Against this background Turner systematically analyzes the relations between the Ruhr industrialists and the National Socialists from the early 1920s down to February 1933. He shows that in the early years support for Hitler from business was very limited: Ernst von Borsig, head of a famous firm manufacturing heavy industrial equipment, was interested for a time in 1922 but failed to raise much money from his business colleagues in Berlin. In Munich Hitler received help from a publisher, Hugo Bruckmann, and the piano manufacturer Edwin Bechstein, but both seem to have helped the Nazis more to please their wives who were enthusiastic fans of Hitler personally than to serve their own ends, and neither could be called representative of “big” business, even if their financial aid was crucial for Hitler at a difficult moment.

Later in the Twenties individual industrialists backed the Nazi cause; but, Turner argues, the two best known of them, Fritz Thyssen and Emil Kirdorf, were not typical. Thyssen (much of whose own memoirs Turner regards as “of dubious authenticity”) turned to rightwing radical politics because his father refused to relinquish control of his steel firm; Kirdorf was eighty years old, an embittered and committed opponent of the Republic who seems to have had little success in persuading other industrialists to join him in his support for the Nazis; and indeed his own support was liable to fluctuate. Kirdorf’s doubts, even if subsequently overcome, illustrate the major difficulty Hitler had in appealing to industry. Even if, as Turner shows in some of the most interesting parts of his book, Hitler had no fixed views on economics—“the economy is something of secondary importance,” he once wrote—and so could address meetings of businessmen for two and three-quarters of an hour on end without saying anything specific about the economy, Nazi propaganda was full of anticapitalist slogans which alarmed big business (I.G. Farben was particularly singled out for attack).

And Hitler, for all his attempts to present himself to businessmen as a reasonable and moderate figure, never lost his petit-bourgeois contempt for them: “I won’t let those captains of industry put anything over on me. Captains! I’d like to know the bridge on which they have ever manned the helm. They’re shallow people who can’t see beyond their petty affairs,” Hitler remarked in 1932. As late as January 1933 the socialist newspaper Vorwärts was finding comfort in the belief that “Hitlerism has long since lost all credit with high finance, heavy industry, and the large landowners,” even if it was already commonly believed on the left that Hitler’s election campaigns had been largely financed by big business. In fact, as long as there were conservative political parties playing a leading role in the politics of the Weimar Republic, the industrialists did not need the Nazis, and seem to have contributed rather indiscriminately to the funds of several of the right-wing parties.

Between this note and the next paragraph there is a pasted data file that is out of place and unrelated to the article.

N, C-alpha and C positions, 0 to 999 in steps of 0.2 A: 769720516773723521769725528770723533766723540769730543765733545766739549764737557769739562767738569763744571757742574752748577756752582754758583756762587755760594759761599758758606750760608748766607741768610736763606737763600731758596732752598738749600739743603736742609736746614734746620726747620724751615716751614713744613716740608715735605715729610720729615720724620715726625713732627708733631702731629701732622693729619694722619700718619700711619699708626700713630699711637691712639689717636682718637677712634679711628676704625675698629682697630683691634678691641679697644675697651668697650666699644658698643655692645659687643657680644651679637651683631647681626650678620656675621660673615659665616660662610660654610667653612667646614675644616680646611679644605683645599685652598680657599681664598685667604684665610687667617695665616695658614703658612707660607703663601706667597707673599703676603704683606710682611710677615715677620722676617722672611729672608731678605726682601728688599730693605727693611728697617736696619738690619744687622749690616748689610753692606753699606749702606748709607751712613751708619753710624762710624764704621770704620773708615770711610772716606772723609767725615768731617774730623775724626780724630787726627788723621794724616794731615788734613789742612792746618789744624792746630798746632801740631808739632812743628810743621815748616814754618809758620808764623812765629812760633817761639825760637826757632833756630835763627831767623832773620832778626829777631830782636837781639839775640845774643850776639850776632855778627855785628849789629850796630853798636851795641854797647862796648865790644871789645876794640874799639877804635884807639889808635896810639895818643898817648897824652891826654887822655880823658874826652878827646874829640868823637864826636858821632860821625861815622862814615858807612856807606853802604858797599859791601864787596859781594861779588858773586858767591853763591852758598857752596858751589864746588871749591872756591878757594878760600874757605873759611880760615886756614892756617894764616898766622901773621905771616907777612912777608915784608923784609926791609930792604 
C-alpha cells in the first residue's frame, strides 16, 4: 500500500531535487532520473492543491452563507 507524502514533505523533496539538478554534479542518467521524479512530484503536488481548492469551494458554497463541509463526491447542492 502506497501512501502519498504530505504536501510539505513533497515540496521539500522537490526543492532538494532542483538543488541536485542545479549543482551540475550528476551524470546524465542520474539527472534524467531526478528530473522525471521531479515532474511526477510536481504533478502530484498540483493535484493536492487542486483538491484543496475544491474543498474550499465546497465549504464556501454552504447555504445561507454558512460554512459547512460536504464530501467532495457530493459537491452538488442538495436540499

Professor Turner examines closely the occasions that have generally been supposed to have resulted in financial support for Hitler from big business and to have been decisive in his fortunes. Thus at the meeting of right-wing organizations at Bad Harzburg in October 1931, when the so-called Harzburg Front was formed in opposition to Chancellor Brüning’s economic policies—which, largely because of the prominent part played by the former president of the Reichsbank, Hjalmar Schacht, was assumed to mark a new alliance between the Nazis and the businessmen who supported the older nationalist parties—there were, Turner argues, in fact very few big businessmen or industrialists present. Turner demonstrates, and it is a good example of his method, that the origin of the list of twenty-five or so businessmen who attended the meeting was a single press-agency report, examination of which shows that only one of the names (Ernst Brandi, chairman of the association of Ruhr coal owners) was that of a powerful industrialist and that the others, insofar as they can be identified at all, were either from small businesses or were comparatively unimportant executives in larger firms—men, that is to say, attracted to the Harzburg gathering rather because of their nationalist political beliefs than from any intention of serving their wider economic interests.

Again, Hitler’s famous speech to the Industry Club in Düsseldorf on January 26, 1932, was, according to the evidence analyzed by Turner, not the triumphant success for Hitler it has been widely claimed as being. The members of the Industry Club were by no means all industrialists anyway. Hitler had no discussions with the people present, and those who were impressed by him were impressed by his nationalist clichés, which they would have applauded whoever uttered them.